I write this from a train somewhere between Pennsylvania and New York City. And as I write this, David is just finishing up a lunch meeting in England from an office in St. Albans (or is it Hatfield? I’m not sure. It’s a little out of my frame of reference). I just got back from a trip to Chicago and Wisconsin where I was spending time with my future sister-in-law’s lovely family. Dave will come home, repack his luggage, then take off to Baltimore for my bro’s bachelor party. When he comes back, he will repack (Orioles t-shirts don’t look quite as good worn during highfalutin work meetings, you think?), he’ll drive to Connecticut, for more work. By the time you read this, he will be home, and we will be adjusting to life as a family. And by that point, it will be 2 1/2 weeks since I got on that plane in Baltimore. And it will seem like a lifetime.
I never thought we would be that family. When I was growing up, my parents were, well, home. My mom stayed at home with us until I went to middle school. My dad was able to finagle his schedule around that time so that he went into work really early, but was home by 3:30 or 4 in the afternoon (aka, we got away with nothing). The most traveling they did separately was when my mom would take us to her parents in southern Maryland mid-week during the summer, and my dad would come down on the weekend. Any vacations they could afford, they took with us. And that was our family life. It may not have been so exciting for my parents, but it was something we, as kids, could count on.
But we—David and I and Saoirse and Quinn and Cian—are not that family. We are a family that, as David’s responsibilities increase, so do his frequent flier miles. We are a family who, after my brother’s wedding, will now be spread out across the country. If this fledgling writing career of mine is going to happen, which of course, I want it to, it will require time away from the people I love most. Am I ready for this? I suppose so. It’s just not what I expected. Some realignment of expectations needs to happen.
Except. I had no expectations. Three kids I can’t wait to see each day? A husband who puts up with all the crazy? Not collecting a regular paycheck by choice? I couldn’t have expected all of that. Life is a lot more fun when you just hold your nose and jump.
I worry about the kids, as this travel is increasing. But at the same time, when David is home he doesn’t miss a beat. He’s emptying the dishwasher, and kicking a soccer ball in the backyard, and taking the girls to school. When I’m away, the routine stays the same (it does, right, Dave?), and the kids get some good quality time with their dad. Heck, Cian didn’t even blink an eye when he saw me the morning after I got back. He just stood up in his crib, pointed at the window (“Dat!”), and grabbed at his diaper to tell me I was back on poopy duty. This will be—is—their normal. And Dave and I are working our butts off to make sure it remains normal. So.
It’s cloudy out. My mom, who’s watching the kids today, made sure I took the umbrella from her car. I’m worried about the outfit I’m wearing—my dress is oh-so suburban mom, and the wedges probably weren’t the best idea. I’m hoping no one really notices that the bag I’m using to lug around my laptop and manuscript is the same one I used back in 2007, when I had a classroom key and a painstakingly completed lesson planner. I feel out of place. This world—this publishing, lterary, oh-my-gosh-they-all-love-books-as-much-as-I-do—place is still scary territory for me, intimidating. When will I ever feel like I deserve this? When will I feel that I belong?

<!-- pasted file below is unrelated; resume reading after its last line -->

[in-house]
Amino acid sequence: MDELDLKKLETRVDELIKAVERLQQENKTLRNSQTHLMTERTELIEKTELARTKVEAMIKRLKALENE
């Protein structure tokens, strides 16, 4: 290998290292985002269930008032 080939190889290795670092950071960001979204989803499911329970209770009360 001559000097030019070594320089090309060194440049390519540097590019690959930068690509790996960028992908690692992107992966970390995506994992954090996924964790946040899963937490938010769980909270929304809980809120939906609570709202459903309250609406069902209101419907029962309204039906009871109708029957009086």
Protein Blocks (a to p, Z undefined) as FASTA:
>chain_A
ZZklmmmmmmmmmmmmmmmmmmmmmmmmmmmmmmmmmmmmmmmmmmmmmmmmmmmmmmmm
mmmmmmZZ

When you read this, we will have celebrated our 11th–eleventh!! Holy crap dang.–wedding anniversary. Dave and I will go to dinner, then to an amusement part to scream our heads off on all the roller coasters we can’t ride when we’re with the kids. And that morning, the girls will be awake before we are. We will hear Saoirse opening drawers and cabinets in the kitchen, and then we’ll walk in together to see that she and Quinn have made breakfast for us. There will be cereal and milk in matching Tupperware bowls, orange juice poured into their favorite glasses, spoons and a note and the gift of two of their pencils they’ll say we can “use for work.” Crumbs will be everywhere (that’s what brooms are for), but I’ll later discover that they put the empty cereal box into the recycling bin, and the containers back into the fridge. The girls will tell us they love us, and I will cry and wonder how I can think anything in the world is overwhelming when I have this–them–at the core.
David is in England. I am en route to New York. We will celebrate our wedding anniversary. Our children are eating breakfast at the kitchen table, cared for and loved by another family member, and both of their parents will be tucking them into bed by Friday. This is the new normal. Maybe. For the parents, it’s kind of exciting. And that’s okay. For the kids, it’s what they know. And they’re okay.
So I guess It’s time to get used to it.